Once you return home, you might need some pain medications to manage the side effects of the procedure. Your surgeon will explain any limitations and how long you should rest. You will likely need at least a week to rest and recover.
What Are the Potential Risks and Complications of Pericardiocentesis?
Pericardiocentesis is fairly simple and low-risk. This is especially true if the doctor uses an ultrasound or other image to guide the needle and withdraw fluid. Without the guiding image, the risk of complications increases.
Potential complications of pericardiocentesis include:
- A puncture in the lung resulting in collapse
- Excessive bleeding
- Infection of the pericardium
- Heart arrhythmia
- Air in the pericardium
- A puncture in the heart or a blood vessel
The Benefits of Pericardiocentesis for Mesothelioma Patients
Undergoing a pericardiocentesis has several benefits for cancer patients, and risks are minimal. The main benefit is the relief of symptoms caused by pleural effusion.
The procedure also reduces the risk of complications like heart failure resulting from fluid around the heart. Symptoms caused by effusion make life difficult. Relieving these symptoms can provide patients with a better quality of life.
Pericardial effusion is treated with pericardiocentesis, yet this may not be a permanent fix. Fluid is likely to re-enter the pericardium, causing symptoms to return. If a patient is hospitalized, a catheter may remain in place for continuous drainage. For other patients, recurrence may mean repeated pericardiocentesis procedures. If you face this procedure, be sure to get as much information as you need to feel comfortable with the procedure.Get Your FREE Mesothelioma Packet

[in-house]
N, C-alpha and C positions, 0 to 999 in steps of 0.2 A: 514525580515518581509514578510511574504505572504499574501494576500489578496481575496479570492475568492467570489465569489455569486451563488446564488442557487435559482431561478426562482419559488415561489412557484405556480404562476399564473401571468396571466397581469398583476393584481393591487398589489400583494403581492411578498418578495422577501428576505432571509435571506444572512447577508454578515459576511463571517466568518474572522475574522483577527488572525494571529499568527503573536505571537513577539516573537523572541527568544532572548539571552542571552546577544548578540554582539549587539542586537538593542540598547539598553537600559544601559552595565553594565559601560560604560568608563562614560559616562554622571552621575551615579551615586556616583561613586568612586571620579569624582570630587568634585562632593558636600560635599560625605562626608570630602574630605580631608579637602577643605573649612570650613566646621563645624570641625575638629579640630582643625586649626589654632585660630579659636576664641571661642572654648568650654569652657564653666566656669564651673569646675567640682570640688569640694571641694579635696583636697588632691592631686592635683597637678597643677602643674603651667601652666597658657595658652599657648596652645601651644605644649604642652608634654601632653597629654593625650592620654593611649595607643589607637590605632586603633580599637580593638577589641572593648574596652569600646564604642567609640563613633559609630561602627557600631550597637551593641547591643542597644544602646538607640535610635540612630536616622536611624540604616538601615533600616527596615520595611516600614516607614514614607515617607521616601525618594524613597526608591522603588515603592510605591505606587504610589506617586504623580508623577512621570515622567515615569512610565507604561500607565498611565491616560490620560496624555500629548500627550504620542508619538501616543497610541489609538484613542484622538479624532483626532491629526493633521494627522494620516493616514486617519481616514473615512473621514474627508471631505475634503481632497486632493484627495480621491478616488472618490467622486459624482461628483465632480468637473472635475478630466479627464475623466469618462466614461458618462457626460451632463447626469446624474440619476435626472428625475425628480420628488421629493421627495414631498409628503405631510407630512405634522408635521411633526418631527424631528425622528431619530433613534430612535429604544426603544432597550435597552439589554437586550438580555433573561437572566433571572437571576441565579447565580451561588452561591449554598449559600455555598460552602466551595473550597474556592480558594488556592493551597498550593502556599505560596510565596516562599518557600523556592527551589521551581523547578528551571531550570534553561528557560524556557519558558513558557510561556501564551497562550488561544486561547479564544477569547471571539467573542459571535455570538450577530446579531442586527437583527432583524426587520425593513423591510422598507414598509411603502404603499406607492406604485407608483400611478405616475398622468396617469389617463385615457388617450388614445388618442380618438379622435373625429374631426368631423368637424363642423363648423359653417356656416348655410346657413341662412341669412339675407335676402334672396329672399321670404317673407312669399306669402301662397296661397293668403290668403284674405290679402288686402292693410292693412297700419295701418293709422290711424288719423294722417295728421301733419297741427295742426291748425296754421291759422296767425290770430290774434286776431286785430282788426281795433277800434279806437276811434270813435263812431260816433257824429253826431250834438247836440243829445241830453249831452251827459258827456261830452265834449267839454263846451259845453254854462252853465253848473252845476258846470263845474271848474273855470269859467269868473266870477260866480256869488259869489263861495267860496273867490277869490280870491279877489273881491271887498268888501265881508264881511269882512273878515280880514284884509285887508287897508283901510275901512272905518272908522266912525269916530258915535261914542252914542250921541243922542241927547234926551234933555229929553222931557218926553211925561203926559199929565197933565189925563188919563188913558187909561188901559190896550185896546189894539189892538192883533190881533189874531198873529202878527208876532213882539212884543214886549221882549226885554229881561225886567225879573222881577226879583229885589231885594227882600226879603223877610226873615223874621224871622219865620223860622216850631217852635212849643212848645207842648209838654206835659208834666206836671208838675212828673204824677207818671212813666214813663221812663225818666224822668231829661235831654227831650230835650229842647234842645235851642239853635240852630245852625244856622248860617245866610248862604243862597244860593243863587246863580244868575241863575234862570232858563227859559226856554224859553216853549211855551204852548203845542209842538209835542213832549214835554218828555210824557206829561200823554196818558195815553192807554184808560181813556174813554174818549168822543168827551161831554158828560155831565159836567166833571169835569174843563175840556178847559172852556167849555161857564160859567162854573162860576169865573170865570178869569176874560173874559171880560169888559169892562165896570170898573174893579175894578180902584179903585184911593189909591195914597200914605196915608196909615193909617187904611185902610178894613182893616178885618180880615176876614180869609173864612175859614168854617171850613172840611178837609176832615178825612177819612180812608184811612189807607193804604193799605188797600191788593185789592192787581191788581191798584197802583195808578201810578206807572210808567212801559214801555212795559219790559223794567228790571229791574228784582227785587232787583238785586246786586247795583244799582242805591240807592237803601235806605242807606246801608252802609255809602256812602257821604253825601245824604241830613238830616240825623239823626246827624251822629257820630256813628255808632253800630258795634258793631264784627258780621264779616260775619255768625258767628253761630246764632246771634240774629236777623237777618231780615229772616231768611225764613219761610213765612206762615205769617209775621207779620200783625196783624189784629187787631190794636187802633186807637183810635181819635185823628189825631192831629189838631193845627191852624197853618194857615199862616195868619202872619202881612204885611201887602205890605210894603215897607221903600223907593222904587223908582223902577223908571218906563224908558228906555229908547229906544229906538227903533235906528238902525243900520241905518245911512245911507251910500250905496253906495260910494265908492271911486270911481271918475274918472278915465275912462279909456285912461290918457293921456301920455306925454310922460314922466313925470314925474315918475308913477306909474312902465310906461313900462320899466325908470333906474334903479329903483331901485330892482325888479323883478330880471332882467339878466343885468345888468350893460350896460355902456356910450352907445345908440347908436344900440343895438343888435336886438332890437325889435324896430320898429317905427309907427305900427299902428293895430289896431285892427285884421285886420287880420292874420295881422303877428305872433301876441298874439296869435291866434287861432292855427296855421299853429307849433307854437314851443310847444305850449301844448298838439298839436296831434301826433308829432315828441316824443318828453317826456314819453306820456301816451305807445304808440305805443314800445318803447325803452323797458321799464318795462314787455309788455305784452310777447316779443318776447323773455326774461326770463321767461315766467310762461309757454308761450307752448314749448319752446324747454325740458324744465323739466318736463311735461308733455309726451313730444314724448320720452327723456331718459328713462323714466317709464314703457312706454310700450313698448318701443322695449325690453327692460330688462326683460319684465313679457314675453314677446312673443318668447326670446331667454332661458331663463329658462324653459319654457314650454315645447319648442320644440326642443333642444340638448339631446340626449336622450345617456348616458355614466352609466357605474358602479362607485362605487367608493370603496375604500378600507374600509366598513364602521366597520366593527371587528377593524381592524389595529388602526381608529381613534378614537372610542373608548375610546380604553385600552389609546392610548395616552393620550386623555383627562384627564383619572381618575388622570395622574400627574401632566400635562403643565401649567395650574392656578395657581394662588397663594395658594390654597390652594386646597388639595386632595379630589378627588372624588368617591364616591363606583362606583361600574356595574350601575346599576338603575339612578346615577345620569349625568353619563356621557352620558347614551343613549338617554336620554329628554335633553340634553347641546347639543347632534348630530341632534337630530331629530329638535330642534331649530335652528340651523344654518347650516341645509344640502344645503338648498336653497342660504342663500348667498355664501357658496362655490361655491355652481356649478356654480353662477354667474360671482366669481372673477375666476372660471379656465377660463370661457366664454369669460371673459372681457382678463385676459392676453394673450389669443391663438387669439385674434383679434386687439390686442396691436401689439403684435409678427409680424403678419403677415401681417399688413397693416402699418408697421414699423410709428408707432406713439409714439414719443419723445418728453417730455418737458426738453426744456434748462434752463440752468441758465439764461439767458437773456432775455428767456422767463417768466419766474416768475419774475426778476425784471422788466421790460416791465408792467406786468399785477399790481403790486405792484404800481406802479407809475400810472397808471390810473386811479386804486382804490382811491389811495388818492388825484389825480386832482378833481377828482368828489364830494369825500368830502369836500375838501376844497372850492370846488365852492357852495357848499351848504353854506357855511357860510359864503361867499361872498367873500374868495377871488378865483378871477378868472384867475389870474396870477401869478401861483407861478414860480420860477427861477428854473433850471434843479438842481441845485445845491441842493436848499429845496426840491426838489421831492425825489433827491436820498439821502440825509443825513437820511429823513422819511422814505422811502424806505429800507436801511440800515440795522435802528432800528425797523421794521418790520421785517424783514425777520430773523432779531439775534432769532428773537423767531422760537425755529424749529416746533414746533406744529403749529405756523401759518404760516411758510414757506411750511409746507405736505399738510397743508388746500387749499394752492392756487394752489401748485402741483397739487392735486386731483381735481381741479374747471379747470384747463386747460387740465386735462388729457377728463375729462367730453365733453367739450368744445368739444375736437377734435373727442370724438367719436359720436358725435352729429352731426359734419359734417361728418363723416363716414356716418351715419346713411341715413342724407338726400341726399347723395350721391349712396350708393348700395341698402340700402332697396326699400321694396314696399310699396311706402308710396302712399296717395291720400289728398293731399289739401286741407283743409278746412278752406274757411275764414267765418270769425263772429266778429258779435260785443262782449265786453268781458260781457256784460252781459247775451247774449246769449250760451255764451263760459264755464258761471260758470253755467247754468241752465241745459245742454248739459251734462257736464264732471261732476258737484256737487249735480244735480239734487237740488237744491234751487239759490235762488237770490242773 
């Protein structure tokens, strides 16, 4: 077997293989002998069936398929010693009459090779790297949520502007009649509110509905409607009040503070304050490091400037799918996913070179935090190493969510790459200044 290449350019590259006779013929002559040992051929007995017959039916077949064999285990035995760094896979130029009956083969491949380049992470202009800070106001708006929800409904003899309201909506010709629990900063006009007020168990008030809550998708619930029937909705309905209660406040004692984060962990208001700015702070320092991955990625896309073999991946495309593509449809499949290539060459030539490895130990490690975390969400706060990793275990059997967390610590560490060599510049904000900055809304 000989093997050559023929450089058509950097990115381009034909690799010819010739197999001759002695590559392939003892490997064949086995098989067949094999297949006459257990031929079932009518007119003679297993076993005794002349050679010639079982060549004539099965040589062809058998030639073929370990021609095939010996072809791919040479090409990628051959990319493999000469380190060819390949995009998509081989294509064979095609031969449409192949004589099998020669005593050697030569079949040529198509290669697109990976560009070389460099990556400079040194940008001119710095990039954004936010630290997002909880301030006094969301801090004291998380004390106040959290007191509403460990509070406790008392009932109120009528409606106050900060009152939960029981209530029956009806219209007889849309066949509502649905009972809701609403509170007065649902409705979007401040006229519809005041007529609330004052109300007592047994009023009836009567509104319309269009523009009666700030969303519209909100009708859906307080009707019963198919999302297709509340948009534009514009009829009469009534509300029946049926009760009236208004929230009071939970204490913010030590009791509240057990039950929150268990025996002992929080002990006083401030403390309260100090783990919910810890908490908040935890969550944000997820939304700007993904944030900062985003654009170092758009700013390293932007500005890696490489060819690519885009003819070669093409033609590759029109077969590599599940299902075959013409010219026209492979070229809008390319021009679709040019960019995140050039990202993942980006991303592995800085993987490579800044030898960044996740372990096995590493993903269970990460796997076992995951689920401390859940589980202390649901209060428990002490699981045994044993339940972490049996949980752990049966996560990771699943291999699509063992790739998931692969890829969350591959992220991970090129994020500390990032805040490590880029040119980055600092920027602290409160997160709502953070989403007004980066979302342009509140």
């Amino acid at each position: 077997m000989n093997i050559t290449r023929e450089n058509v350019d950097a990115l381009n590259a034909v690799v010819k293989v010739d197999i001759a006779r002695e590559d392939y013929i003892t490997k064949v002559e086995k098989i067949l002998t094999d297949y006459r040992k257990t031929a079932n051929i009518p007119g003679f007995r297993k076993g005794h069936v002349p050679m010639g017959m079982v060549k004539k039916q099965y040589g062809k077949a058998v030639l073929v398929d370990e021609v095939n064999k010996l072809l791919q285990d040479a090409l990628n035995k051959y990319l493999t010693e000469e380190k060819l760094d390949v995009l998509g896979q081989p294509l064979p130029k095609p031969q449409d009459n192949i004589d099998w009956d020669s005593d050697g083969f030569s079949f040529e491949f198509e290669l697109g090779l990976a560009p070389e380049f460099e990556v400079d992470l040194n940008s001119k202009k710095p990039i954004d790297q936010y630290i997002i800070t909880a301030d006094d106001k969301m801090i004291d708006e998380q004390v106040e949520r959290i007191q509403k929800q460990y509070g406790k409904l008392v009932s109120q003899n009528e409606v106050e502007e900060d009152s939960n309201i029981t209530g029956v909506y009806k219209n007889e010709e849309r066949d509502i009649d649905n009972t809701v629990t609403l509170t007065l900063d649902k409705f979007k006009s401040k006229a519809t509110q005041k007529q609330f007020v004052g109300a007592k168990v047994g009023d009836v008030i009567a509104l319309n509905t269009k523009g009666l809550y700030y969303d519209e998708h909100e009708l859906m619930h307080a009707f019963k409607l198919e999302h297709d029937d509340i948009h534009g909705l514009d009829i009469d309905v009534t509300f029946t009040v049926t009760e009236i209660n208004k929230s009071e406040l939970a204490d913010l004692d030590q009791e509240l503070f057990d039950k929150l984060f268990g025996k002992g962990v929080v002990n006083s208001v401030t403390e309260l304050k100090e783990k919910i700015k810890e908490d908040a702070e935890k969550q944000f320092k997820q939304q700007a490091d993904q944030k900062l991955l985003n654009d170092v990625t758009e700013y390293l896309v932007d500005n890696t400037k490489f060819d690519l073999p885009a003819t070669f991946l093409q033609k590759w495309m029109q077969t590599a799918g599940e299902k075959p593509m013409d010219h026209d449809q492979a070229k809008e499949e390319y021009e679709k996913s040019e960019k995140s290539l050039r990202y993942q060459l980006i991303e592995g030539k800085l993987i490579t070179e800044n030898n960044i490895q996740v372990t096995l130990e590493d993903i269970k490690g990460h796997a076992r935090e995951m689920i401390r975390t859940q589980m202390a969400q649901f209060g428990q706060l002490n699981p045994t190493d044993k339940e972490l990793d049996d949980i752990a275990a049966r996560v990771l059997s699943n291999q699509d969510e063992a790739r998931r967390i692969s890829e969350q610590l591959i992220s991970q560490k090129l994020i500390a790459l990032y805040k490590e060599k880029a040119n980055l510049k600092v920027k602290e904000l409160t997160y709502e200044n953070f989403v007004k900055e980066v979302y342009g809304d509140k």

Page Written by Mary Ellen Ellis
Mary Ellen Ellis has been the head writer for Mesothelioma.net since 2016. With hundreds of mesothelioma and asbestos articles to her credit, she is one of the most experienced writers on these topics. Her degrees and background in science and education help her explain complicated medical topics for a wider audience. Mary Ellen takes pride in providing her readers with the critical information they need following a diagnosis of an asbestos-related illness.
Page Medically Reviewed and Edited by Anne Courtney, AOCNP, DNP
Anne Courtney has a Doctor of Nursing Practice degree and is an Advanced Oncology Certified Nurse Practitioner. She has years of oncology experience working with patients with malignant mesothelioma, as well as other types of cancer. Dr. Courtney currently works at University of Texas LIVESTRONG Cancer Institutes.